Amanda Golden Reviews Marsha Bryant’s Women’s Poetry and Popular Culture

Find first-year Brittain Fellow Amanda Golden’s review of Marsha Bryant’s Women’s Poetry and Popular Culture (Palgrave, 2011) in Tulsa Studies in Women’s Literature.

In her review, Golden observes that Marsha Bryant’s Women’s Poetry and Popular Culture is a vital contribution to women’s poetry studies and postwar poetry studies. Bryant begins by engaging the vexed, often pejorative, responses to “women’s poetry” and poets’ writing about popular culture. Analyzing different facets of the popular in each chapter, including material, visual, periodical, consumer, film, and media cultures, Bryant builds on the historical methods of the new modernist studies. In five chapters devoted to H. D., Stevie Smith, Gwendolyn Brooks, Sylvia Plath, and Ai and Carol Ann Duffy, Bryant addresses the complex relationship between popular contexts and the form of twentieth-century Anglo-American women’s poetry.

The image below captures Bryant’s book in the National Library of Ireland, with the Stephen Tomlinson bust of Virginia Woolf in the Mortimer Rare Book Room at Smith College, and with the silhouettes of Emily Dickinson and Robert Frost in Amherst, Massachusetts, where Golden visited while completing her review.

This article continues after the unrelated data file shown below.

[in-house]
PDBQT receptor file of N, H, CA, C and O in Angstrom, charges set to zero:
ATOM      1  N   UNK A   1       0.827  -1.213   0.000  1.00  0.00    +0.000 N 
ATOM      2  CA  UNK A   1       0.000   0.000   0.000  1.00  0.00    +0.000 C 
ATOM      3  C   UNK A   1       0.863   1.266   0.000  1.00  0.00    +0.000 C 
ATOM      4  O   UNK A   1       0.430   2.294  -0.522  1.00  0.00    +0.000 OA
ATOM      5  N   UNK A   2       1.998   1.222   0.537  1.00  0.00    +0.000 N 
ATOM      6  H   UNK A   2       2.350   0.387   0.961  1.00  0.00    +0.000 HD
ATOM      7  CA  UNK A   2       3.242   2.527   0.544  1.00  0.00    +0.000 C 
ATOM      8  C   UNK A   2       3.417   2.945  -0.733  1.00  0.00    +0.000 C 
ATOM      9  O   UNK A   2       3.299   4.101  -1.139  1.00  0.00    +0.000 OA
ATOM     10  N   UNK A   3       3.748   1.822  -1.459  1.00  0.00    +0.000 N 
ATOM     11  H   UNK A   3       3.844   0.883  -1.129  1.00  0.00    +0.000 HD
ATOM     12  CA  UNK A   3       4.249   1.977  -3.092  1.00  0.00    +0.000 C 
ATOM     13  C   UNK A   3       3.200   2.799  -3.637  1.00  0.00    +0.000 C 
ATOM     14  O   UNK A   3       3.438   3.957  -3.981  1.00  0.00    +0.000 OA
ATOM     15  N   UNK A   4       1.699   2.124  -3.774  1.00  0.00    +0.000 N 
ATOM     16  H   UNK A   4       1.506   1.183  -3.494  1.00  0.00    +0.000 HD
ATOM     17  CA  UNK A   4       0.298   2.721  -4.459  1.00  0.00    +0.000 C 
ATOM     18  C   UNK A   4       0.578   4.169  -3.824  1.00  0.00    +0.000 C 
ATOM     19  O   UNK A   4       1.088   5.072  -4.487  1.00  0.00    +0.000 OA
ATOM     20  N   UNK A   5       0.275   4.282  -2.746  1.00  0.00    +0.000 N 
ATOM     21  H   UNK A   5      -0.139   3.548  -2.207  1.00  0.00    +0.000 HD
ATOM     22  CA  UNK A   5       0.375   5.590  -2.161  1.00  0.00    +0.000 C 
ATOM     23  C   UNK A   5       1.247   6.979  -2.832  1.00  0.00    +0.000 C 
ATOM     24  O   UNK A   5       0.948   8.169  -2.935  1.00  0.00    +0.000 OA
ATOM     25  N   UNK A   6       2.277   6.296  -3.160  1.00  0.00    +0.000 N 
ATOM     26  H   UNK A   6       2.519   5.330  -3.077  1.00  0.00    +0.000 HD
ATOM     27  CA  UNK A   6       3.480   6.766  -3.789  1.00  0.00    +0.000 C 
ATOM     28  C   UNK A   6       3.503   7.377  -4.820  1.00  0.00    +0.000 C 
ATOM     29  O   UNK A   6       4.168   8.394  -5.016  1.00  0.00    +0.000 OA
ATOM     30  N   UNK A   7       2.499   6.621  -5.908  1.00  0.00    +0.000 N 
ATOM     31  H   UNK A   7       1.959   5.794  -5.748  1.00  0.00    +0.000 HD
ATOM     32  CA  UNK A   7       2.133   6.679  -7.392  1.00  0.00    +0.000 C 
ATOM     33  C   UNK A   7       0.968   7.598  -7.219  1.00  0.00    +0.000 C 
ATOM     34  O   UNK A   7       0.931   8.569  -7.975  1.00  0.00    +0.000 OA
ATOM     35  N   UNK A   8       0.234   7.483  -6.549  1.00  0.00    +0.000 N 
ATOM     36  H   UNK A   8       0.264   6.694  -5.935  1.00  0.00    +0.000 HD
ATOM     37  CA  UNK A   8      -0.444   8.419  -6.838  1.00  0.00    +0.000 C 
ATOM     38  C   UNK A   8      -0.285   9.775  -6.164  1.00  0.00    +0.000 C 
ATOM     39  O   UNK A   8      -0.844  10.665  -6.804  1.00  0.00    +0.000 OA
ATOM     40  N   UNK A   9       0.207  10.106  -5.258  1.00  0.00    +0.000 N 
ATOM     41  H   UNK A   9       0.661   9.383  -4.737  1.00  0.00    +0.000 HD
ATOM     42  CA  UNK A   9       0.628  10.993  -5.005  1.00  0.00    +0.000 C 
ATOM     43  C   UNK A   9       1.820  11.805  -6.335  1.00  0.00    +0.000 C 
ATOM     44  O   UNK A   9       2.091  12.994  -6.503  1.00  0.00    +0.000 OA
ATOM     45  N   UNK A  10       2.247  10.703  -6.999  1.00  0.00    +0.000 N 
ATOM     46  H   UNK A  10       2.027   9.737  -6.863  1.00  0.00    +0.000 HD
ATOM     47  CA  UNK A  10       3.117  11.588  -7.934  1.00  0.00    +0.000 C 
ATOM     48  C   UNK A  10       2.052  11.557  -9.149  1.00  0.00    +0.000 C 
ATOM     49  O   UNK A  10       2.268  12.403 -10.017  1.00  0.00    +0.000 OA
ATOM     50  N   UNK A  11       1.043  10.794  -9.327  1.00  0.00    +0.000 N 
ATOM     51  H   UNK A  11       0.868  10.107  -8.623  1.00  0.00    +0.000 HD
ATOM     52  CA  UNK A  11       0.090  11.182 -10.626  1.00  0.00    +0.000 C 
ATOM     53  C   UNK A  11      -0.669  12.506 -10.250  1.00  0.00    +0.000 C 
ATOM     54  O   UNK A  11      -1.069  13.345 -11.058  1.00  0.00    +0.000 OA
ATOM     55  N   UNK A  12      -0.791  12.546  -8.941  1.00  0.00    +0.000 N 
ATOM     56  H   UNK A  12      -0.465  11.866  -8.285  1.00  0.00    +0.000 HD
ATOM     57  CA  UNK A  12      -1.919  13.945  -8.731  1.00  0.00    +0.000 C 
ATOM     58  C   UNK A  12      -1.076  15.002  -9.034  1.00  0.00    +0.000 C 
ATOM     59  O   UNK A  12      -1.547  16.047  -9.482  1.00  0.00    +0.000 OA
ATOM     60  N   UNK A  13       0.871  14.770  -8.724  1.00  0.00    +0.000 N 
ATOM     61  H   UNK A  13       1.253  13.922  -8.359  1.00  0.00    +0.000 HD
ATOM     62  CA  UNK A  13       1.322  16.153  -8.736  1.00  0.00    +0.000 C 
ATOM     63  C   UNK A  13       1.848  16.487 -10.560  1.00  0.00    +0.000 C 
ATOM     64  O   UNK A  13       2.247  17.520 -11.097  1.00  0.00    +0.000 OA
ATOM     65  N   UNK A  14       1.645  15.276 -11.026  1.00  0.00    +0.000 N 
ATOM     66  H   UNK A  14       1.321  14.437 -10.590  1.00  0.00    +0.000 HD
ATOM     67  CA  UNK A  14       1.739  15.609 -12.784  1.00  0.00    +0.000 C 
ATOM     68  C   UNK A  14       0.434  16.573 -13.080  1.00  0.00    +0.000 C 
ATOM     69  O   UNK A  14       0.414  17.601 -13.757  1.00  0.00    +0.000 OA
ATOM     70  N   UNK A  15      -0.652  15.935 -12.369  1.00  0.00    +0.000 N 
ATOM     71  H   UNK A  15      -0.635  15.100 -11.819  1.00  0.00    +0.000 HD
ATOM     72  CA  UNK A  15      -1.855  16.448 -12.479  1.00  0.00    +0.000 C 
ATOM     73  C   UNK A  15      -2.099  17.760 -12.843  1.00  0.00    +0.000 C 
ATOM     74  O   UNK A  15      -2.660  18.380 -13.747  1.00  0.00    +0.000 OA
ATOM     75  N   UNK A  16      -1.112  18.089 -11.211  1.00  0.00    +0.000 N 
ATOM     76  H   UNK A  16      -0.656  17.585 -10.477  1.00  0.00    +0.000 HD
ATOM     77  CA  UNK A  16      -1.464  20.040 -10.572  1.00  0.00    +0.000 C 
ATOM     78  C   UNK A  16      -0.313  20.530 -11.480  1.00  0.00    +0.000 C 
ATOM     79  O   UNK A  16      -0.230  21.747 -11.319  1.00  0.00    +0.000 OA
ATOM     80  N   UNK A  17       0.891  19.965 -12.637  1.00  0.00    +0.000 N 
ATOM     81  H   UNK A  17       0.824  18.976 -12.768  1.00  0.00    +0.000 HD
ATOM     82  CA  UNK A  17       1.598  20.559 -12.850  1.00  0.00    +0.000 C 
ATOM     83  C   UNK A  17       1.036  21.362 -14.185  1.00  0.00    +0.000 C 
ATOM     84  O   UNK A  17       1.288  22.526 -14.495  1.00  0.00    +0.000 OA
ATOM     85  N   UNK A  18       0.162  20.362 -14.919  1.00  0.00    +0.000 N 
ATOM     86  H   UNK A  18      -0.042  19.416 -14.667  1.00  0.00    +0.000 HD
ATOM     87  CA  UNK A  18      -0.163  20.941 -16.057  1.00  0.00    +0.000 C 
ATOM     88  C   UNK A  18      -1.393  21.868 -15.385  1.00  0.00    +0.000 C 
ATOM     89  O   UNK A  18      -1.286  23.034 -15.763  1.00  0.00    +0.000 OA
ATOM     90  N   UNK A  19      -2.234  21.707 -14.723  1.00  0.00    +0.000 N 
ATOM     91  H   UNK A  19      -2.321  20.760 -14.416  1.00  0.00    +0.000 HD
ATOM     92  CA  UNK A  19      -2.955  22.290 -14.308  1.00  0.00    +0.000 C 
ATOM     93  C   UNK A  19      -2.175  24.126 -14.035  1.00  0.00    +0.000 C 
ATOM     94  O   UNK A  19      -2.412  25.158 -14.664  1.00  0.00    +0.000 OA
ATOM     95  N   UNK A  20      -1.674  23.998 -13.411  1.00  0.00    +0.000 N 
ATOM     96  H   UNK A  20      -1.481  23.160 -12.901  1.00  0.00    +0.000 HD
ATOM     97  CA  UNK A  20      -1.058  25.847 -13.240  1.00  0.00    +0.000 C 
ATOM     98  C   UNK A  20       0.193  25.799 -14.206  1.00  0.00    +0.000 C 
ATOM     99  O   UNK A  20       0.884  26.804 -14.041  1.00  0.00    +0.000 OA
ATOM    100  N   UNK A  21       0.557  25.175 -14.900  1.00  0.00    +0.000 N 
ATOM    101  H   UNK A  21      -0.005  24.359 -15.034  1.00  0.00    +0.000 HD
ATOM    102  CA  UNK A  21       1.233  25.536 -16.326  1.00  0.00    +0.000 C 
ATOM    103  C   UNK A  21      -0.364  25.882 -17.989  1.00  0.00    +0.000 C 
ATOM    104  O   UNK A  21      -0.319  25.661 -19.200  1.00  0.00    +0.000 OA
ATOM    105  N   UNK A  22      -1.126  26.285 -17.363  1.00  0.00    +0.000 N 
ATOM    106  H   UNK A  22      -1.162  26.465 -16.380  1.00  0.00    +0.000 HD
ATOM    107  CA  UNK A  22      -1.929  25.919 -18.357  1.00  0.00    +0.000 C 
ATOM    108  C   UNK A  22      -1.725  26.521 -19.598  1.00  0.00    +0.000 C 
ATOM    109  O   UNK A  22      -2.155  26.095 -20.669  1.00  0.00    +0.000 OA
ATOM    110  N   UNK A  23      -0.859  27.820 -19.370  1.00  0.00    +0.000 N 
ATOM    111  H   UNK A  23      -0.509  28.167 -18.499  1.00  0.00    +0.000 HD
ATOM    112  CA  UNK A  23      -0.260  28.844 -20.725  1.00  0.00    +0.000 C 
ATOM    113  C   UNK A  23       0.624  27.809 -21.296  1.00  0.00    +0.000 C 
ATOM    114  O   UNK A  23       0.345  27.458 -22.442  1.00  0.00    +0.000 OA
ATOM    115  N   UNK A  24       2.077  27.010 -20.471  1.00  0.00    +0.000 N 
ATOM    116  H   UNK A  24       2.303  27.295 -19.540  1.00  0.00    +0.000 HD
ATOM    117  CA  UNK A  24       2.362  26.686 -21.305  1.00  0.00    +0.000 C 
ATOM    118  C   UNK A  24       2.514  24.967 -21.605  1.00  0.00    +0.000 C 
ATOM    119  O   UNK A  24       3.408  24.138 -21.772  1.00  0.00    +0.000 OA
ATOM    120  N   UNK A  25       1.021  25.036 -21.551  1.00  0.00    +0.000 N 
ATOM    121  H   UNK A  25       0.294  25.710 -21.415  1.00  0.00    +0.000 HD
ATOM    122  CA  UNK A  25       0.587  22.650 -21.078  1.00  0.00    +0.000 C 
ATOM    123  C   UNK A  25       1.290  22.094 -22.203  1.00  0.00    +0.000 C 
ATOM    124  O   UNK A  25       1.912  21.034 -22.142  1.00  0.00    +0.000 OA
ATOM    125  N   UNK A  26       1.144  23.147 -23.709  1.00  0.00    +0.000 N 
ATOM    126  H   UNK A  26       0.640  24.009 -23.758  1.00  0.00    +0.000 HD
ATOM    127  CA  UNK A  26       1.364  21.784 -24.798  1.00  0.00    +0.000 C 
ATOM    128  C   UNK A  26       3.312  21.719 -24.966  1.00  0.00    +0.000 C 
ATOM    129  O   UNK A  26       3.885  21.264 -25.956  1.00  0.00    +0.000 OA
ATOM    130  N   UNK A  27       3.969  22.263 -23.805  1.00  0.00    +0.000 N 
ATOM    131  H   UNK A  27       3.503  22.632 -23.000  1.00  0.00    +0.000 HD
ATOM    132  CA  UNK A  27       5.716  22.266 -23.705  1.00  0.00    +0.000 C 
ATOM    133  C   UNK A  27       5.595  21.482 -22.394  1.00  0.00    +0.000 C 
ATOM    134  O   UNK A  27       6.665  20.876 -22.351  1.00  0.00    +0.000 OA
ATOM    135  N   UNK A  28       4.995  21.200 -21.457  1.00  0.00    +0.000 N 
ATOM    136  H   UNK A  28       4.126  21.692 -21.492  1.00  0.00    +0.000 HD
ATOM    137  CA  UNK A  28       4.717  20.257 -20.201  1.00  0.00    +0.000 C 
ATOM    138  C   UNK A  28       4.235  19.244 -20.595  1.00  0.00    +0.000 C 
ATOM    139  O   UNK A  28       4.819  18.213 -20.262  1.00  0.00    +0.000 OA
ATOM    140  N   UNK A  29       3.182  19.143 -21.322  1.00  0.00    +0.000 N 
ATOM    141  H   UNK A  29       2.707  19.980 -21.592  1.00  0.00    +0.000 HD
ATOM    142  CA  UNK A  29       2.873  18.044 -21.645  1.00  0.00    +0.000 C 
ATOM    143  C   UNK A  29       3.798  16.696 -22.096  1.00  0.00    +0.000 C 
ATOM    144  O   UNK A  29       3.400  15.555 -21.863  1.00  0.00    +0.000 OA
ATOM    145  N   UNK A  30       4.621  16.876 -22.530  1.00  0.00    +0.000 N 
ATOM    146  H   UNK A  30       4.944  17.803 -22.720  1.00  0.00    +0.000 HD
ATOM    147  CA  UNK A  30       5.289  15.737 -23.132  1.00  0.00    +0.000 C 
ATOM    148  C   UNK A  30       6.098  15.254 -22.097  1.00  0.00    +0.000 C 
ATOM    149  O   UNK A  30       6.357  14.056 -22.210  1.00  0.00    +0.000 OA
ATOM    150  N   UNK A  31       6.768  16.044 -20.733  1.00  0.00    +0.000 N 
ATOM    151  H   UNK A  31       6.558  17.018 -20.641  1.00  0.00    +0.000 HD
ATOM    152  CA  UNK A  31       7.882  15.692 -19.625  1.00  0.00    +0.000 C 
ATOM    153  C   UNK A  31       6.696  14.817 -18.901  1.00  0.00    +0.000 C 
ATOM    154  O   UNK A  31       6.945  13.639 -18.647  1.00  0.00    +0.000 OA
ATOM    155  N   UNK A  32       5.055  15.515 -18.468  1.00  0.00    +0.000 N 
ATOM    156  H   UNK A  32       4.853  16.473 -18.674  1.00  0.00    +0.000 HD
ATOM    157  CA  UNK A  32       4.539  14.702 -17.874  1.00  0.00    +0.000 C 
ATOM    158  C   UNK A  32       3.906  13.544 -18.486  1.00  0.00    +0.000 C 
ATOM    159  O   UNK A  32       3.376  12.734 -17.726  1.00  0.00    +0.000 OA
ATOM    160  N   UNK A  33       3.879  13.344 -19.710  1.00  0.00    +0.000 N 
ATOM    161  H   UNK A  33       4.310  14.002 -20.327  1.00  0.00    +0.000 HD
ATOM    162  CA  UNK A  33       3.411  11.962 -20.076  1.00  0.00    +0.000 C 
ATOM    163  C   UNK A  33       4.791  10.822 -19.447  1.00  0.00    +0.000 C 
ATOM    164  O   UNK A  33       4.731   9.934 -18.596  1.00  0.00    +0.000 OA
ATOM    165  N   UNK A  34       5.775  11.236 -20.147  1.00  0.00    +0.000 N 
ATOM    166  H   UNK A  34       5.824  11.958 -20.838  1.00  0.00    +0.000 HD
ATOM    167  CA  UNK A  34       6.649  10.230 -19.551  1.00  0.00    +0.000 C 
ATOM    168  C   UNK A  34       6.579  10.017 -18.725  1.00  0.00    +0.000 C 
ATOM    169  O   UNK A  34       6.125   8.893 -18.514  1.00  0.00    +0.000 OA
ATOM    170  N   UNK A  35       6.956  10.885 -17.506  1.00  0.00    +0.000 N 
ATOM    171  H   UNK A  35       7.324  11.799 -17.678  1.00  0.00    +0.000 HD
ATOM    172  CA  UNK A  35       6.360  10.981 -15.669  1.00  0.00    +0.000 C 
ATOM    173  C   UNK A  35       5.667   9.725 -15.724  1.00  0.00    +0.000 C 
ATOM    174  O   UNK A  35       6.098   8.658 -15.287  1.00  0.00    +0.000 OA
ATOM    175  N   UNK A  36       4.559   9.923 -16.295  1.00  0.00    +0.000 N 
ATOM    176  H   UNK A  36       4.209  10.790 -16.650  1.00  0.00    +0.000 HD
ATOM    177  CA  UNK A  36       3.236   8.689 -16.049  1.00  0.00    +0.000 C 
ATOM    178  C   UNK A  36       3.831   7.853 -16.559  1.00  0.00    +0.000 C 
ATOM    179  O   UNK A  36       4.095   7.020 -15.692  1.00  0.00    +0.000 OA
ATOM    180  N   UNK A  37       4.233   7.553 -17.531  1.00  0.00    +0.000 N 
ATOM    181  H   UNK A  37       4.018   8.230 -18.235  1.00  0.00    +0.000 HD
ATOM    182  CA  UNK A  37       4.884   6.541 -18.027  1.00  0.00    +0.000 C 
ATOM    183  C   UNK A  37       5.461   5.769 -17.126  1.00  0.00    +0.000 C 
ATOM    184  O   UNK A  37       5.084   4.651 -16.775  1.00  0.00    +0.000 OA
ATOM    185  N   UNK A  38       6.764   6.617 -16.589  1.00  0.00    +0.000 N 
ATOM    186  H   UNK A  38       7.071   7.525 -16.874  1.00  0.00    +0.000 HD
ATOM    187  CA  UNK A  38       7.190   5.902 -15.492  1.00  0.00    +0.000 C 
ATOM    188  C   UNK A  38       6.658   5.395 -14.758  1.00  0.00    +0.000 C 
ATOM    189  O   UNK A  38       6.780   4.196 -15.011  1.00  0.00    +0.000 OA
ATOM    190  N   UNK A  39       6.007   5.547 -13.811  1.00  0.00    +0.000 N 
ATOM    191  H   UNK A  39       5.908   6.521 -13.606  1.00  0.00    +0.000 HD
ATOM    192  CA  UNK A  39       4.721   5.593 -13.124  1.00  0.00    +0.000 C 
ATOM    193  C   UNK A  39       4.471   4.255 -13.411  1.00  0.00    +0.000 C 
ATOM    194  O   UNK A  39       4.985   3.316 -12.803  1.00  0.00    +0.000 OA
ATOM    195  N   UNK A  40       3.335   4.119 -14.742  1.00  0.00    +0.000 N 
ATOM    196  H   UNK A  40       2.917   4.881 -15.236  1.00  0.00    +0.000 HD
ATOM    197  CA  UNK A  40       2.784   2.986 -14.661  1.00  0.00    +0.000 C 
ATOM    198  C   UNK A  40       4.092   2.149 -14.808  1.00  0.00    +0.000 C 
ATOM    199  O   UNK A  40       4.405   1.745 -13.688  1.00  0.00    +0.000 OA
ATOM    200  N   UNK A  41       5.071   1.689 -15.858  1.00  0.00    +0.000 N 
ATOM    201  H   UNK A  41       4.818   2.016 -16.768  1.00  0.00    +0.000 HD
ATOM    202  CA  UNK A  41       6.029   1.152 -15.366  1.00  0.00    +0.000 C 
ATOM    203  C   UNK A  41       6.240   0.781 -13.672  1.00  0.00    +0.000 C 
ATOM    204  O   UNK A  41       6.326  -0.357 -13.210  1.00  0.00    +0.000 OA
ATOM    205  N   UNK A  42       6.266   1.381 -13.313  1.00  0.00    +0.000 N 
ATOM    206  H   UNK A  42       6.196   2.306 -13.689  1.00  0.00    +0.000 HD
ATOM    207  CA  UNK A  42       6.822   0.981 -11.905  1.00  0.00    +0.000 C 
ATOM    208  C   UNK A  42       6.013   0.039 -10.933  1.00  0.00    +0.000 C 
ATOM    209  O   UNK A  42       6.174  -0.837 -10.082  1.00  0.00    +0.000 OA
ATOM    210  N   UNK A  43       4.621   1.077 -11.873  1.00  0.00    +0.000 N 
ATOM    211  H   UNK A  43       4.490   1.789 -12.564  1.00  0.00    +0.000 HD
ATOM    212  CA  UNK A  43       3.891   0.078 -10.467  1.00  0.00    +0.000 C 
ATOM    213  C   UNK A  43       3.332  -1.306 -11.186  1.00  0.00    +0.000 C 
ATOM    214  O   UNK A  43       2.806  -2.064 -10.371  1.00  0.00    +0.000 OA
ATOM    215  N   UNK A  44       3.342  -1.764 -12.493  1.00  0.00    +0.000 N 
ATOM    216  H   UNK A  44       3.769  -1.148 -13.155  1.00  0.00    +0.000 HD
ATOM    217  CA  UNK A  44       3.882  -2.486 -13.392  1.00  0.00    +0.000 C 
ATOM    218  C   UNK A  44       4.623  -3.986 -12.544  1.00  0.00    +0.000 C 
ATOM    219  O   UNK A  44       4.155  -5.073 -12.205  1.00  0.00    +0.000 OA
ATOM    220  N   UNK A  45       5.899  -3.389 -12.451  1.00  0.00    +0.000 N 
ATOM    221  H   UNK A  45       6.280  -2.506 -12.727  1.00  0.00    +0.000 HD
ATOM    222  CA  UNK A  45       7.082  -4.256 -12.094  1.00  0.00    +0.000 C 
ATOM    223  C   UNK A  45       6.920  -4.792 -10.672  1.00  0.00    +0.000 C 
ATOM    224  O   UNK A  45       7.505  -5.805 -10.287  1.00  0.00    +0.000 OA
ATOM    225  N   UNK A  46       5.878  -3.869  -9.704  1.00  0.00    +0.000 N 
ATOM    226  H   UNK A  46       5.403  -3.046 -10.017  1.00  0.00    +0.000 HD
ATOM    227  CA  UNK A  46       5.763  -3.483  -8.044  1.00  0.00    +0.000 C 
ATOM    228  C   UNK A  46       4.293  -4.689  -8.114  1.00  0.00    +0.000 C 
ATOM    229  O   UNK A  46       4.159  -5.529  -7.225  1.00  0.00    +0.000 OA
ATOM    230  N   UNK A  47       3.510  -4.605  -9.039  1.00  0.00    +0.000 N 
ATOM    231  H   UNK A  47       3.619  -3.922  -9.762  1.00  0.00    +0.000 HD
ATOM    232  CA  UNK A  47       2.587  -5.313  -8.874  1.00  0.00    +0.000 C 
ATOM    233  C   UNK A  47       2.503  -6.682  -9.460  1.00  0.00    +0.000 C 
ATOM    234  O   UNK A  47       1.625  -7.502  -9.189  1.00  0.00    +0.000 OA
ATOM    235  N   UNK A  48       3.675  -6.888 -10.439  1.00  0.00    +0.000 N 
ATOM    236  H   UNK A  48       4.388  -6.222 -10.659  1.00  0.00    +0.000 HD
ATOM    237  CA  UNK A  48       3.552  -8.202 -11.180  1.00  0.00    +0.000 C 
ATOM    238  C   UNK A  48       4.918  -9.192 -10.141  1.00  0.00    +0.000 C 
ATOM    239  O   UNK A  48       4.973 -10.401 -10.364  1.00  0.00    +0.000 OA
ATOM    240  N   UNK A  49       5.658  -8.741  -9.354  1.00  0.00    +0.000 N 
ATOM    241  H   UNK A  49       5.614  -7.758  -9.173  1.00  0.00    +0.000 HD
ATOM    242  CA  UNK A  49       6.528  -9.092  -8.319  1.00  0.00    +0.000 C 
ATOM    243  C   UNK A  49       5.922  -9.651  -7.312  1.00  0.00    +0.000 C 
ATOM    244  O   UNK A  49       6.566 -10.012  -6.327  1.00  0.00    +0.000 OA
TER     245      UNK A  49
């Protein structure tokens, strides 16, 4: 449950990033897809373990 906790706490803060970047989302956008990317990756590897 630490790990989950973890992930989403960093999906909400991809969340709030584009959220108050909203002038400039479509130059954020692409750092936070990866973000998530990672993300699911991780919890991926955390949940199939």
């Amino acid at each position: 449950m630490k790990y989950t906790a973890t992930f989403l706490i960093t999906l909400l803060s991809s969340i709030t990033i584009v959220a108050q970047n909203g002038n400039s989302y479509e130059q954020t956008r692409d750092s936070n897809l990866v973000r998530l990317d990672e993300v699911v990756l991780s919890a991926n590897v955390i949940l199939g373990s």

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Christine Hoffmann

About Christine Hoffmann

Christine Hoffmann (PhD University of Arkansas, MFA Art Institute of Chicago) studies the shifting standards for credibility and utility that develop inside post-Gutenberg and post-digital rhetorical environments. Her scholarly work has been published in College Literature, the CEA Critic, PLL, the CEA Forum and, somewhat randomly, Slayage: the Online Journal of Buffy Studies. A few short stories can be found in Make magazine, Eclectica and Loose Change. She also blogs regularly on TECHStyle, the forum for digital pedagogy and research by the Georgia Tech Brittain Fellows. Christine looks forward to connecting the teaching of multimodal composition to her research into rhetorics of struggle, cultures of collecting, and the advantages of copious expression.
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